BAGHDAD, Oct. 29 (Xinhua) -- Top U.S. officials in Iraq Thursday urged Iraqi authorities to pass a new law for the country's January elections, as Iraqi lawmakers are struggling to hammer out a compromise on voting in the disputed oil-rich province of Kirkuk.
In a joint statement by U.S. Ambassador to Iraq Christopher Hill and General Ray Odierno, top U.S. military commander in Iraq, the two leaders expressed their view that the electoral law's "rules, procedures and decisions adopted for the January elections should apply only to that election (January 16 elections)."
The American leaders apparently are trying to find a way out for the deadlock of the Iraqi leaders and lawmakers who fail so far to hammer out a consensus on a law to cover parliamentary elections.
Iraqi and U.S. authorities fear that the deadlock over Kirkuk is likely to delay the national elections and hamper the political process in the war-torn country.
The two U.S. leaders suggested in their statement that the rules of the electoral law "should not serve as precedents for future elections or for future political settlements related to article 140, demographic change, disputed boundaries, or other contested issues."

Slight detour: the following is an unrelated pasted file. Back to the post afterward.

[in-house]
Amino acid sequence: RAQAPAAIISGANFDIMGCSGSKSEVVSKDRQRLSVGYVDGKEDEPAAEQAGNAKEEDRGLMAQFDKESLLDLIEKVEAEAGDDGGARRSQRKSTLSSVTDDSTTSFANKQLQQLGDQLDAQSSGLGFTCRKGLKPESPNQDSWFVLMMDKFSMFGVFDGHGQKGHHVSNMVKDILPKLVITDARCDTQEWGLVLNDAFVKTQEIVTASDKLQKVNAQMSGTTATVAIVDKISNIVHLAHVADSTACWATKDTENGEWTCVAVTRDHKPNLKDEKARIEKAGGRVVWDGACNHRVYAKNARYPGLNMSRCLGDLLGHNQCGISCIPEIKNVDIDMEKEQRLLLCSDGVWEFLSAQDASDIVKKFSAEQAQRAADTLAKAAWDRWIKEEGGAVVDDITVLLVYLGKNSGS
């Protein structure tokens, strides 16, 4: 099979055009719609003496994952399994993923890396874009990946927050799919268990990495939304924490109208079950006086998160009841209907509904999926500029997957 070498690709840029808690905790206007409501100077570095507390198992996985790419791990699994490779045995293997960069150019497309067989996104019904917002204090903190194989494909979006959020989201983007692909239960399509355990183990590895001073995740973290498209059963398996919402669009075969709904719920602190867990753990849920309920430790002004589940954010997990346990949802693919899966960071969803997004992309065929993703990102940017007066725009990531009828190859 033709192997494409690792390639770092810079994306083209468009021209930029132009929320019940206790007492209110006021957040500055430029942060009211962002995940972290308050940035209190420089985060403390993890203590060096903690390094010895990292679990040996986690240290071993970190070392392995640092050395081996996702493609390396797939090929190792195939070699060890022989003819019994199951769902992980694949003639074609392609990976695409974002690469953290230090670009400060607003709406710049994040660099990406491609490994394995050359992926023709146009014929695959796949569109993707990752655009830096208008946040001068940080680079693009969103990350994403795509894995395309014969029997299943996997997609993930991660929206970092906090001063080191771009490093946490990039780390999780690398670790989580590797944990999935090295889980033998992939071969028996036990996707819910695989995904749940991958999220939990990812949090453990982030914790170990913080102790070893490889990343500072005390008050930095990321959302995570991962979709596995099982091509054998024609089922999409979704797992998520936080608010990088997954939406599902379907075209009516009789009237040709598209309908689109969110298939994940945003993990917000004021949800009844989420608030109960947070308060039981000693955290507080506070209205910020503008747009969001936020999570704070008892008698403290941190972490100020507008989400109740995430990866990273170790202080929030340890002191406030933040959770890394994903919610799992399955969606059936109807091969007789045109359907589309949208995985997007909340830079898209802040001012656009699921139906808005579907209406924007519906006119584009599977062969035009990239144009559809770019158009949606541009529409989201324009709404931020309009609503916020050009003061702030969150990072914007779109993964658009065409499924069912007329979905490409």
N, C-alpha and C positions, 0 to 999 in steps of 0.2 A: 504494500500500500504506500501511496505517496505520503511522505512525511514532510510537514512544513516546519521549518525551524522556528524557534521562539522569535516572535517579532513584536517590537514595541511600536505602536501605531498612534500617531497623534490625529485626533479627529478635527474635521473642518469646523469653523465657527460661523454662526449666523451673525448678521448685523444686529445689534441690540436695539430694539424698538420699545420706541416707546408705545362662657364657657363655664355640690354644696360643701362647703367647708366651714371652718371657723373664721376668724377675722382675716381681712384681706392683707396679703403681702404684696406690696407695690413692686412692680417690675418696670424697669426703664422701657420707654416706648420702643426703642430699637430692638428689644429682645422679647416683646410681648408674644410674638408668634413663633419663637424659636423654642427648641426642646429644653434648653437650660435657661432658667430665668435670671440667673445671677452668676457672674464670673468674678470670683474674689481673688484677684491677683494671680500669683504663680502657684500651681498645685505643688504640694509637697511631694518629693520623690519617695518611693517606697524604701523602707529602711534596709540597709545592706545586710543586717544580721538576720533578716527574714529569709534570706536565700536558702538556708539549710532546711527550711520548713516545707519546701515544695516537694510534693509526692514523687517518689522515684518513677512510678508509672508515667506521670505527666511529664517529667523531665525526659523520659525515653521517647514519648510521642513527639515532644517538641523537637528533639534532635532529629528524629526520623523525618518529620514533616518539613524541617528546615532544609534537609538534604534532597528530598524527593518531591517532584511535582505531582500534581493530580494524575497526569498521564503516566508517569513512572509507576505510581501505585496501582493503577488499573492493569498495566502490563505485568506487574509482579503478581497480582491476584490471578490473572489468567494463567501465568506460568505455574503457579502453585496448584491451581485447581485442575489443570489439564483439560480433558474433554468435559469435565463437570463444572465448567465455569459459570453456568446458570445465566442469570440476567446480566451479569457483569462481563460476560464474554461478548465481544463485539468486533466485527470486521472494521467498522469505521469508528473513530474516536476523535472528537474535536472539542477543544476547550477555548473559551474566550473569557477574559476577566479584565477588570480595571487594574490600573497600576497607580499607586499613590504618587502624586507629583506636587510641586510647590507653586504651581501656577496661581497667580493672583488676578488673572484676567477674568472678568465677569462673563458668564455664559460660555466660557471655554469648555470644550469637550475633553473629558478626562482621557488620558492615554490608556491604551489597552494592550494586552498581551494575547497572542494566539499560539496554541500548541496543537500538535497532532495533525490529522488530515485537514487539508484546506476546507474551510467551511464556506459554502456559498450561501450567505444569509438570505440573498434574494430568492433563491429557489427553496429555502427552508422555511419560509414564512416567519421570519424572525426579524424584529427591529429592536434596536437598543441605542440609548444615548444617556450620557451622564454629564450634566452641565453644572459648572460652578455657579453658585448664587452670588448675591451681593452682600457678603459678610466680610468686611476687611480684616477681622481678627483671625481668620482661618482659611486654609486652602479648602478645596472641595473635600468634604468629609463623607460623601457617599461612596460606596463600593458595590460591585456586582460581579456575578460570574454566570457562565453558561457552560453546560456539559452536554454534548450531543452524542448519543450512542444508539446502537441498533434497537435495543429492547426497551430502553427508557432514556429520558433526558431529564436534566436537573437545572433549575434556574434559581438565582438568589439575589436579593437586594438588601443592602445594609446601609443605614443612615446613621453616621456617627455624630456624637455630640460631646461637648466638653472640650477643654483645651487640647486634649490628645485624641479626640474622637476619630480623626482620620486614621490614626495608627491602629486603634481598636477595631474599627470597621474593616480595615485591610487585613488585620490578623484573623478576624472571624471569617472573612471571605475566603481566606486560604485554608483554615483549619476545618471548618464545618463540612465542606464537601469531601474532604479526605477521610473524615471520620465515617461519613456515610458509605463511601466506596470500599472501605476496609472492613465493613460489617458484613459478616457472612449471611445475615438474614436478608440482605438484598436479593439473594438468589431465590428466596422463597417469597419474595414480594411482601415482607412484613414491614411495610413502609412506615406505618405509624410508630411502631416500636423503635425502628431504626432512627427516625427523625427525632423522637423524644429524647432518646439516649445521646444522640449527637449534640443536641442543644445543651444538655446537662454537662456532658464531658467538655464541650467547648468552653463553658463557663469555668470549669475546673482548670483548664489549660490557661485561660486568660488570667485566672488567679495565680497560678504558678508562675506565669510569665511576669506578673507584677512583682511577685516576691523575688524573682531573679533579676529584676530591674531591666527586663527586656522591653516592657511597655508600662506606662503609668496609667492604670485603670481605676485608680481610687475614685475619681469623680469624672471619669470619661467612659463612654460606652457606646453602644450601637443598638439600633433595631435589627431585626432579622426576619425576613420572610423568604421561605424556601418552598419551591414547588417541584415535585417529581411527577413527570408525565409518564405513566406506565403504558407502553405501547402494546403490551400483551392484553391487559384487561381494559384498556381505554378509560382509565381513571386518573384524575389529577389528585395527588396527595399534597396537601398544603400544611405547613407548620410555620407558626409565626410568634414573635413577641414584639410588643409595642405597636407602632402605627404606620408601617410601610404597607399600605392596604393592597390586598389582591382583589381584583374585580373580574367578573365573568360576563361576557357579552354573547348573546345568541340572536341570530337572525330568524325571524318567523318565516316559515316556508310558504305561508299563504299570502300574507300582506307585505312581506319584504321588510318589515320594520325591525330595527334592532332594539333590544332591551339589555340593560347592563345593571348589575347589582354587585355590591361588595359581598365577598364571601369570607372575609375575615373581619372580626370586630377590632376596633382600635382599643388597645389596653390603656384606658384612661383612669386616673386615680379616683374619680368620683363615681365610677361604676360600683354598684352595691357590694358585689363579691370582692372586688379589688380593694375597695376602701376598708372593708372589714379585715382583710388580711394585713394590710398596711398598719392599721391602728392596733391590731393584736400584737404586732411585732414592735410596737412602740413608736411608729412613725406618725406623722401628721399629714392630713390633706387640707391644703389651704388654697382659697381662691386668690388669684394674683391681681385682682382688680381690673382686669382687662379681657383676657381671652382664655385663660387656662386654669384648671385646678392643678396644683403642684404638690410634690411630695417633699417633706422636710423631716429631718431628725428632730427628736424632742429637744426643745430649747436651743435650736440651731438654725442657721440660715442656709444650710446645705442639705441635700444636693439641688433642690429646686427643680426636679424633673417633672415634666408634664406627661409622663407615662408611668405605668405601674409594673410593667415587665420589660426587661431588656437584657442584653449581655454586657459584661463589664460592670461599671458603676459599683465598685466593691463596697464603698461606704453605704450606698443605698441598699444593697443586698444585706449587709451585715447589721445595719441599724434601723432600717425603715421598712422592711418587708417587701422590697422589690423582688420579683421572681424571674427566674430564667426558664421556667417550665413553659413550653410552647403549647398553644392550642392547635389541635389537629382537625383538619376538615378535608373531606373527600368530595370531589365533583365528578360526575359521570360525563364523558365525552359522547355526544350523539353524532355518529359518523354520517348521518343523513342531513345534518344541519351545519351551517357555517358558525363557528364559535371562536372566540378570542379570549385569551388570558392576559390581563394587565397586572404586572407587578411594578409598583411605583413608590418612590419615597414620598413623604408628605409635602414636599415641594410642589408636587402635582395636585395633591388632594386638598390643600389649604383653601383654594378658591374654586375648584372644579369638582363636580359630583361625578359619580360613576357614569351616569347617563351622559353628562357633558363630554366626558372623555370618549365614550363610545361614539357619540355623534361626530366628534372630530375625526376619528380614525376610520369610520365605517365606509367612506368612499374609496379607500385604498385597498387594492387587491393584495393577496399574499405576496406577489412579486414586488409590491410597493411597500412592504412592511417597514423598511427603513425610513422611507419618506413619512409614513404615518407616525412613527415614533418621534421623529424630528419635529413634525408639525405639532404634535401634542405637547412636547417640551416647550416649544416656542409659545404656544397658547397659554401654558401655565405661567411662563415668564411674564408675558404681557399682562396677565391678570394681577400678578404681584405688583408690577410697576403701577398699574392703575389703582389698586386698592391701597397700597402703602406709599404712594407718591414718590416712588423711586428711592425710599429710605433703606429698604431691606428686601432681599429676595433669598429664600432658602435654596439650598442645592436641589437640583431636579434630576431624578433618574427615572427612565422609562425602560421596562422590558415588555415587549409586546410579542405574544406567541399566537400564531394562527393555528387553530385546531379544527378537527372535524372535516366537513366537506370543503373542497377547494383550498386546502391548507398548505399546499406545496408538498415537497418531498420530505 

Article 140 of Iraq's 2005 constitution calls for several steps to address the dispute over Kirkuk, the ethnically-mixed of Kurds, Arabs and Turkmen, including a referendum.
Arabs and Turkmen favor a plan that the electoral law should use the 2004 voter registry as they accuse the Kurds carrying out demographic change in the oil-rich province after 2003, while the Kurds refuse the plan accusing Saddam Hussein's regime of displacing thousands of Kurds who were replaced with Arabs to make Kirkuk a predominantly Arab province.
On Thursday, the Iraqi parliamentary legal committee again failed to reach a compromise over Kirkuk issue, and decided to delay Thursday's parliament session to Sunday, an official in the parliament told Xinhua.